The newly published results change slightly the meta-analysis estimates, but not the conclusions, for CVD events and CHD events. For CVD events, the pooled estimate is now RR, 0.96; 95% CI, 0.91 to 1.00 (changed from RR, 0.95; 95% CI, 0.90 to 1.00). For CHD events: RR, 0.91; 95% CI, 0.85 to 0.97 (changed from RR, 0.90; 95% CI, 0.84 to 0.97). These results are summarized in the Figure.
      Figure thumbnail gr1
      FigurePooled results from meta-analysis. The figure shows the pooled estimate of relative risk and 95% confidence interval, as well as the number of studies and combined number of participants. CHD, coronary heart disease; CVD, cardiovascular disease; MI, myocardial infarction.
      The effect remains dose dependent for MI; an additional 1 g/d in EPA and DHA is associated with a 9% reduction in MI but no longer for CVD events. None of the other conclusions is changed; the effect remains independent of the year of publication, the population baseline risk, or whether the long-chain polyunsaturated fatty acids agent consisted of only EPA or a combination of EPA and DHA.
      Although we believe that understanding why a high-dosage trial, such as STRENGTH, failed to find an effect will require more research, the totality of the evidence, including now 42 studies involving almost 150,000 participants, shows statistically significant reductions in fatal MI (–35%), MI (–13%), CHD events, and CHD mortality (both –9%). This is still consistent with the conclusion that EPA and DHA intake is an effective lifestyle intervention for protection against CVD.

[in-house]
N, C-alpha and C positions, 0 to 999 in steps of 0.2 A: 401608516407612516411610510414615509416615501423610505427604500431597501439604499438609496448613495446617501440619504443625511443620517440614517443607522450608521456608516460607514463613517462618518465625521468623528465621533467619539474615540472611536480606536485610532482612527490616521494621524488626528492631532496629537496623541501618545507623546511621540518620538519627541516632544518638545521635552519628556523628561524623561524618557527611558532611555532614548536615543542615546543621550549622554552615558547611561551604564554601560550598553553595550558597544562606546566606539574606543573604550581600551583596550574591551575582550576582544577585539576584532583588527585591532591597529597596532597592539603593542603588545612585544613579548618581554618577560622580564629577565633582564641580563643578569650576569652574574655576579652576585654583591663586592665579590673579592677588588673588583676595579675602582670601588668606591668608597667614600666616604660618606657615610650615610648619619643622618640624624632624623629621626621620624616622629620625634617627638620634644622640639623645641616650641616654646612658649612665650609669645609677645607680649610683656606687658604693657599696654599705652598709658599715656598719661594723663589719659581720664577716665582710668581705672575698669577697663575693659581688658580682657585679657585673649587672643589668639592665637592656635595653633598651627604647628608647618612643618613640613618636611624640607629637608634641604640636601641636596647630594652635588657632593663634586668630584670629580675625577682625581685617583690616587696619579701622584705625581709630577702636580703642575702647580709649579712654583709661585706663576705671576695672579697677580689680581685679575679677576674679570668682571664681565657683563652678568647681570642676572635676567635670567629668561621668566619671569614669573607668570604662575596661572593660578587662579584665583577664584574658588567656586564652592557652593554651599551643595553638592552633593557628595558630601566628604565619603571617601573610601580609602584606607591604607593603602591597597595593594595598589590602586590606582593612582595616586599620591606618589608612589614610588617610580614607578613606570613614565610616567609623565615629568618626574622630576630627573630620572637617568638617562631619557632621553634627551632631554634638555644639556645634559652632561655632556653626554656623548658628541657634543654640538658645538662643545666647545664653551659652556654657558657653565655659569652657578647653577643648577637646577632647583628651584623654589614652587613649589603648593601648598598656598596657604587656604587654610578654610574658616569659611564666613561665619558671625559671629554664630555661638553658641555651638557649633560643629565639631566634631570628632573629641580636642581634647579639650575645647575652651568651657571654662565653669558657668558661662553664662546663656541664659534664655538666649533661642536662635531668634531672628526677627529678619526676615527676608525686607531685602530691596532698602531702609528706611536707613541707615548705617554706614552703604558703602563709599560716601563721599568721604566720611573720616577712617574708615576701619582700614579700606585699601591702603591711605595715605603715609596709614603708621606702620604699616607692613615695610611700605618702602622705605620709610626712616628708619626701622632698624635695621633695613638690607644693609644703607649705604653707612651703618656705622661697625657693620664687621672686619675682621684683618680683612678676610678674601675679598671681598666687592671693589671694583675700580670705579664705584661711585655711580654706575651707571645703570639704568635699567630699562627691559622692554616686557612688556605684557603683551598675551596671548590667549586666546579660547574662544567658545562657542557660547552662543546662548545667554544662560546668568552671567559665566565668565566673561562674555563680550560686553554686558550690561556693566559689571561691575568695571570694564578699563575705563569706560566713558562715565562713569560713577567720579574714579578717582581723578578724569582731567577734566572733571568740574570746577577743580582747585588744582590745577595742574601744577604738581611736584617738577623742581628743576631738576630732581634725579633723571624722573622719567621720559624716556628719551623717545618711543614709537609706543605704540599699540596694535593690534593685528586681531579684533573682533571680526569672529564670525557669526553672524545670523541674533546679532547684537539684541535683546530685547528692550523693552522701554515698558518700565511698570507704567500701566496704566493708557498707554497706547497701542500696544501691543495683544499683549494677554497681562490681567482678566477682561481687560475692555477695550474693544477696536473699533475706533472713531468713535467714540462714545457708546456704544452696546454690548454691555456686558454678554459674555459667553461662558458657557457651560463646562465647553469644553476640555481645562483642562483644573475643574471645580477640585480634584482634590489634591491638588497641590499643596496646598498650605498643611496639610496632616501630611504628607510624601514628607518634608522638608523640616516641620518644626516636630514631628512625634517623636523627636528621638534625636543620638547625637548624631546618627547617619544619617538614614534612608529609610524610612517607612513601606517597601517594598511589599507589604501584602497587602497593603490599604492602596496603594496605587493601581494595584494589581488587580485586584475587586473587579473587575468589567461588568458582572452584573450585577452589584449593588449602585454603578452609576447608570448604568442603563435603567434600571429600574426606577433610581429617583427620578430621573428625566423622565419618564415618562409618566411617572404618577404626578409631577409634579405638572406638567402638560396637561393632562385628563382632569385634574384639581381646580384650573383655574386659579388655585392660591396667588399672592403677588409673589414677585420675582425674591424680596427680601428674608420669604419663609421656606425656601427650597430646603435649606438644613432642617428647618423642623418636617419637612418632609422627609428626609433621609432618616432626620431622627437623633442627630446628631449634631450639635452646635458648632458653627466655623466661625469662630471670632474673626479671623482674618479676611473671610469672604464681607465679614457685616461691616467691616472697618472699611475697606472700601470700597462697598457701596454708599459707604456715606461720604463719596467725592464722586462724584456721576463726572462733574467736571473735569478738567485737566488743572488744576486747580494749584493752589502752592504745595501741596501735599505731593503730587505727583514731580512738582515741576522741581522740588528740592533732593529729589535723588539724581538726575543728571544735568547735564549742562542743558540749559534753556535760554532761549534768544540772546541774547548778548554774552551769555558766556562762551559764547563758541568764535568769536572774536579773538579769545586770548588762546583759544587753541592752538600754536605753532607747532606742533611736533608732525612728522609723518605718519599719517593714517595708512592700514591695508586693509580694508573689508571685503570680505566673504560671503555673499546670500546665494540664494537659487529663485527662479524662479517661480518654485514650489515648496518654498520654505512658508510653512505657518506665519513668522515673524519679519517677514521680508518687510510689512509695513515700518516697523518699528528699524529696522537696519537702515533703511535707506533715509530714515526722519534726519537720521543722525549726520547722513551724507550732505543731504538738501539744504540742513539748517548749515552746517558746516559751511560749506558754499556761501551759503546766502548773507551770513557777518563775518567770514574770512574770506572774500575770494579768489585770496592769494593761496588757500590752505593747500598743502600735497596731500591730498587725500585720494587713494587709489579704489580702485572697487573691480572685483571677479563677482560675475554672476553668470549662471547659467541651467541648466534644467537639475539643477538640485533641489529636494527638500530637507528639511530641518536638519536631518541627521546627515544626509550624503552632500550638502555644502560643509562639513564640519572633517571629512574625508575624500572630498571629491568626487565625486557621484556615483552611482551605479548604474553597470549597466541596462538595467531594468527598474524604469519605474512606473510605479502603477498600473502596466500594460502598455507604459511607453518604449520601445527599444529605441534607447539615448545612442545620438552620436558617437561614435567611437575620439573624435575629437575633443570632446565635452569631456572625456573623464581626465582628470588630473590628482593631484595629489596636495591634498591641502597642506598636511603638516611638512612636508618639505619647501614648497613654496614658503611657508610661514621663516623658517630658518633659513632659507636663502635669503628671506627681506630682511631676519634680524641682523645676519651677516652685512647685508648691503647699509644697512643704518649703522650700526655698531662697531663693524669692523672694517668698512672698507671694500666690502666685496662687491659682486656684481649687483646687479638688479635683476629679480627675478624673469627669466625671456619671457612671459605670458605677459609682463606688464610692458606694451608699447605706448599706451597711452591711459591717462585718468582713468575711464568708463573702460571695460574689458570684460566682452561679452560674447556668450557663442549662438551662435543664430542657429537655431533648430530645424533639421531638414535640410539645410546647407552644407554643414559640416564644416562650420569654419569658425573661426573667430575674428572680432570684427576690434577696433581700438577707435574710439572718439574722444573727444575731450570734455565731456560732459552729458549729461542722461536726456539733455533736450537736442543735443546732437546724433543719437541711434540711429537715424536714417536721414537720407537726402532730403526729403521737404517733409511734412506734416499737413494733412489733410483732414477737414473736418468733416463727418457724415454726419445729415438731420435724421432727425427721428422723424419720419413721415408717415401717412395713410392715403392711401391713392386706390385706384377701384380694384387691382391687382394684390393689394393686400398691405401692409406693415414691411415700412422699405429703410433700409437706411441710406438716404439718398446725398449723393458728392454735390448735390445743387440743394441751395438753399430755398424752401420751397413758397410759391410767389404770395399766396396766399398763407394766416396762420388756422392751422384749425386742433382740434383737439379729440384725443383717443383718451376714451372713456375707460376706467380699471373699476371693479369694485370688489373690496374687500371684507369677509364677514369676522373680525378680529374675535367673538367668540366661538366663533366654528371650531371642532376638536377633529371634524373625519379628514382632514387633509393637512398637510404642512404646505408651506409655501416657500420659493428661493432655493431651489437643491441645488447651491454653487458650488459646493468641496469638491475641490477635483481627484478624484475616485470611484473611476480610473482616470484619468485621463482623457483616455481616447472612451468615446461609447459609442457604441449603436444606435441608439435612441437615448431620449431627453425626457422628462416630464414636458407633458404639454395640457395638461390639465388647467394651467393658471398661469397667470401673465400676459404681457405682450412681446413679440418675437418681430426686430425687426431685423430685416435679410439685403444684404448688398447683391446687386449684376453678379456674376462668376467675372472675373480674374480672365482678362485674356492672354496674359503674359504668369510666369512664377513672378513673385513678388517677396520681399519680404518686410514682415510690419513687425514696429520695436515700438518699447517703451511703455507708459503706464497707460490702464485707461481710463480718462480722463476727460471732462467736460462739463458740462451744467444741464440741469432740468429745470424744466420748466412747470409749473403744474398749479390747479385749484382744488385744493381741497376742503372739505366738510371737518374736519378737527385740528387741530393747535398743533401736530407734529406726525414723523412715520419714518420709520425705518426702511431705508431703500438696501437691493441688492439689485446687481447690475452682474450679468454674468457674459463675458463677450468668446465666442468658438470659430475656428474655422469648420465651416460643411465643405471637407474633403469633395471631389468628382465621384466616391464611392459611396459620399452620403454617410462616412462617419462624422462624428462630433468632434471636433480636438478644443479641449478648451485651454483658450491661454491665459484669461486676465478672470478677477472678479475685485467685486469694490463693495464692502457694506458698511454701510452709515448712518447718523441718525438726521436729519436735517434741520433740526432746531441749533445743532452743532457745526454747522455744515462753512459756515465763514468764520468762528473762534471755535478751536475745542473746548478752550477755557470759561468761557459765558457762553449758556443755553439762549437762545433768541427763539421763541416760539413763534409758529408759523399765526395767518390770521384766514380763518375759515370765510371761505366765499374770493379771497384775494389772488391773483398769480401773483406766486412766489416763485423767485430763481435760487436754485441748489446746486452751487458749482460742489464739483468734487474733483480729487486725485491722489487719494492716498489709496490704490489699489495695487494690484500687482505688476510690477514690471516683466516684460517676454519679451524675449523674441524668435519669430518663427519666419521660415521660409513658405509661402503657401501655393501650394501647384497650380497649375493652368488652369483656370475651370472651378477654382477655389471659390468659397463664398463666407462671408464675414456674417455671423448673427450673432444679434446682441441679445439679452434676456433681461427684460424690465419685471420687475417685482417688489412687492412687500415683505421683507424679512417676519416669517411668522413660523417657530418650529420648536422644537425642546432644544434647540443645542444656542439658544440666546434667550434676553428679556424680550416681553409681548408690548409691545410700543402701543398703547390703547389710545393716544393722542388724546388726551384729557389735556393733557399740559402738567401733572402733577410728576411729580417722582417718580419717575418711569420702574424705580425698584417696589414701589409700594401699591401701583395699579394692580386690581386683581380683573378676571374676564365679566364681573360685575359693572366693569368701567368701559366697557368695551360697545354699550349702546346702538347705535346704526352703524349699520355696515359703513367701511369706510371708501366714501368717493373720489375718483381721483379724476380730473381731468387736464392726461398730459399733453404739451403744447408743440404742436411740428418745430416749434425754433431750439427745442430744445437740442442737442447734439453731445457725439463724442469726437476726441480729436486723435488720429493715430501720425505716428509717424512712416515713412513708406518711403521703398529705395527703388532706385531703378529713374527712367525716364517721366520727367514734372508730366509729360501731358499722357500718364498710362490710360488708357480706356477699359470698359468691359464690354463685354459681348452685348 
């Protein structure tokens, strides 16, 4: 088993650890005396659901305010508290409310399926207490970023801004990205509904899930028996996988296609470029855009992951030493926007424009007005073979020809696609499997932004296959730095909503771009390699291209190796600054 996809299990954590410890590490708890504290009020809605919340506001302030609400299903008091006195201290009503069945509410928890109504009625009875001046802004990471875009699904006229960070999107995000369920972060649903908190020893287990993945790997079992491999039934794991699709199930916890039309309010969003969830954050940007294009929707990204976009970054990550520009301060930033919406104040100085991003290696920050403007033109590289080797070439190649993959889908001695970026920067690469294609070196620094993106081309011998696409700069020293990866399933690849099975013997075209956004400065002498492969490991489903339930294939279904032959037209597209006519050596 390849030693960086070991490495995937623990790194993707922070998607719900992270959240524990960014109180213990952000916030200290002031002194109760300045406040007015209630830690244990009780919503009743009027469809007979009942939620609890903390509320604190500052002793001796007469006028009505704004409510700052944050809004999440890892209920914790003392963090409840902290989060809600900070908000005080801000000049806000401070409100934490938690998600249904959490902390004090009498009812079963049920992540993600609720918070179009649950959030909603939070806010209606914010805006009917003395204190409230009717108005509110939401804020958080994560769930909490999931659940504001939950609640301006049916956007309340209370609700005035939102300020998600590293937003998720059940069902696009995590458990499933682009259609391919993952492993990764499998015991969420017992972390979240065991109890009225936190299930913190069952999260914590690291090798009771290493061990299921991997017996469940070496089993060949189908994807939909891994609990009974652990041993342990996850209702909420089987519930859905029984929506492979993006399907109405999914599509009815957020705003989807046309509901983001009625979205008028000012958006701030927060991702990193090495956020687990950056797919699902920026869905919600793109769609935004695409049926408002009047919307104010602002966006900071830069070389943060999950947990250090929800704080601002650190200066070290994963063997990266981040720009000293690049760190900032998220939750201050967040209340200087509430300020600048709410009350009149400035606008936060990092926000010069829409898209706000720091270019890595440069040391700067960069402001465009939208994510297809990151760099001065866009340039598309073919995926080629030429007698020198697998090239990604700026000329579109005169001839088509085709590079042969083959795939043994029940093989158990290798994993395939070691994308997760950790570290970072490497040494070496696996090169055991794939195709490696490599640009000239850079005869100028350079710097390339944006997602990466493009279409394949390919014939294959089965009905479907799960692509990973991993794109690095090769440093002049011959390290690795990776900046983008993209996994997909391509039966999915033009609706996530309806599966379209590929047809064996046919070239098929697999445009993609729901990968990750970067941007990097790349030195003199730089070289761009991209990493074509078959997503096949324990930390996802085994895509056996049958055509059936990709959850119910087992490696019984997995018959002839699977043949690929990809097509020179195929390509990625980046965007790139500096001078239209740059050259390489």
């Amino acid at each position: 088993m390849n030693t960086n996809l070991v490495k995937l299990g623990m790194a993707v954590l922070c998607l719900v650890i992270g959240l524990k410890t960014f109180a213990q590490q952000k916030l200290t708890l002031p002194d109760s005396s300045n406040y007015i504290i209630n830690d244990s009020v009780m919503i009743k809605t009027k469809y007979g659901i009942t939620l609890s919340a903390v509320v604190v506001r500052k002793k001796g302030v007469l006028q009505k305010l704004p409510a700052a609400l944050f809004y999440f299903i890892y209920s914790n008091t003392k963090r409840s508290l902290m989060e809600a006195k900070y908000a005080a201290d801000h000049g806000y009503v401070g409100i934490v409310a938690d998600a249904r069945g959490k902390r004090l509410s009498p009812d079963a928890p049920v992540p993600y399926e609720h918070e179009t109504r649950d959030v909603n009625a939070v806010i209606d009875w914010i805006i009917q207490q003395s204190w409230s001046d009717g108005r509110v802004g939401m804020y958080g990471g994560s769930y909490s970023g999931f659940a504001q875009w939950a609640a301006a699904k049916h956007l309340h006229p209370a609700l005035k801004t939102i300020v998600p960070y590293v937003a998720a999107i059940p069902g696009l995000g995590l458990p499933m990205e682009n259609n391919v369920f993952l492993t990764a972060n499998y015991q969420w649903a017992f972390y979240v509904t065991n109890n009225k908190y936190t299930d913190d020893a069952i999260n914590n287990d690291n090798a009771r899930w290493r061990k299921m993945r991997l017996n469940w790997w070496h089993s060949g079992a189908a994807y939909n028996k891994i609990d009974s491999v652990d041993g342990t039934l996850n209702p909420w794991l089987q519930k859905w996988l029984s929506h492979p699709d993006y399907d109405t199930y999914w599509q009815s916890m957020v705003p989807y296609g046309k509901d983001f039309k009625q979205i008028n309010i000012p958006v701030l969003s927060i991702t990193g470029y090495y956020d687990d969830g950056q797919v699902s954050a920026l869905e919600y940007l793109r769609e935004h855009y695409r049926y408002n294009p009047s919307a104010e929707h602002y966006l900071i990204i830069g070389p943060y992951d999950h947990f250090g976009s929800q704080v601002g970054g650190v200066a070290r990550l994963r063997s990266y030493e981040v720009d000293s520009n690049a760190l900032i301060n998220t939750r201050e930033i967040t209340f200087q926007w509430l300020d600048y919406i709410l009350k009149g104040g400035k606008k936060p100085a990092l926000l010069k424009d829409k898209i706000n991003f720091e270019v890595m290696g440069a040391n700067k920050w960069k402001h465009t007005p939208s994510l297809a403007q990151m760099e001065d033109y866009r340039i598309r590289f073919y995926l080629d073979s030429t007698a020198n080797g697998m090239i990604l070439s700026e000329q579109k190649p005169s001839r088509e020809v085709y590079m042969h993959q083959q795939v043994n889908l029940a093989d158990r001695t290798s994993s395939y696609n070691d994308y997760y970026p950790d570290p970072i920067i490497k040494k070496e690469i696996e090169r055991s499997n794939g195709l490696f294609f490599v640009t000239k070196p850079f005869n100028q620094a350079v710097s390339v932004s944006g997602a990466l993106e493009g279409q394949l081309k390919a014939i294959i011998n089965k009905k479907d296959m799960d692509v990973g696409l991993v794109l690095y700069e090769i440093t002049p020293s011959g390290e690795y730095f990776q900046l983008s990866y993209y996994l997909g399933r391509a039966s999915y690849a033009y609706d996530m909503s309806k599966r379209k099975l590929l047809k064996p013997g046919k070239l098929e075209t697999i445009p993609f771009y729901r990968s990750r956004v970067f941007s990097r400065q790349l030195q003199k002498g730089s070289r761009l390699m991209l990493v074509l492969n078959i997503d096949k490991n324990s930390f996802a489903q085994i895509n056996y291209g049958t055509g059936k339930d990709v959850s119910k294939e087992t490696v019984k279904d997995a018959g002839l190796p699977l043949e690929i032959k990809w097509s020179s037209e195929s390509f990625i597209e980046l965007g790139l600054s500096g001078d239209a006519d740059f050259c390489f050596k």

References

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        • Wu J.H.
        Omega-3 fatty acids and cardiovascular disease: effects on risk factors, molecular pathways, and clinical events.
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        • O'Keefe E.L.
        • Harris W.S.
        • DiNicolantonio J.J.
        • et al.
        Sea change for marine omega-3s: randomized trials show fish oil reduces cardiovascular events.
        Mayo Clin Proc. 2019; 94: 2524-2533
        • Farukhi Z.M.
        • Mora S.
        • Manson J.E.
        Marine omega-3 fatty acids and cardiovascular disease prevention: seeking clearer water.
        Mayo Clin Proc. 2021; 96: 277-279
        • Nicholls S.J.
        • Lincoff A.M.
        • Garcia M.
        • et al.
        Effect of high-dose omega-3 fatty acids vs corn oil on major adverse cardiovascular events in patients at high cardiovascular risk: the STRENGTH randomized clinical trial.
        JAMA. 2020; 324: 2268-2280
        • Kalstad A.A.
        • Myhre P.L.
        • Laake K.
        • et al.
        Effects of n-3 fatty acid supplements in elderly patients after myocardial infarction: a randomized controlled trial.
        Circulation. 2021; 143: 528-539
        • Bernasconi A.A.
        • Wiest M.M.
        • Lavie C.J.
        • Milani R.V.
        • Laukkanen J.A.
        Effect of omega-3 dosage on cardiovascular outcomes: an updated meta-analysis and meta-regression of interventional trials.
        Mayo Clin Proc. 2021; 96: 304-313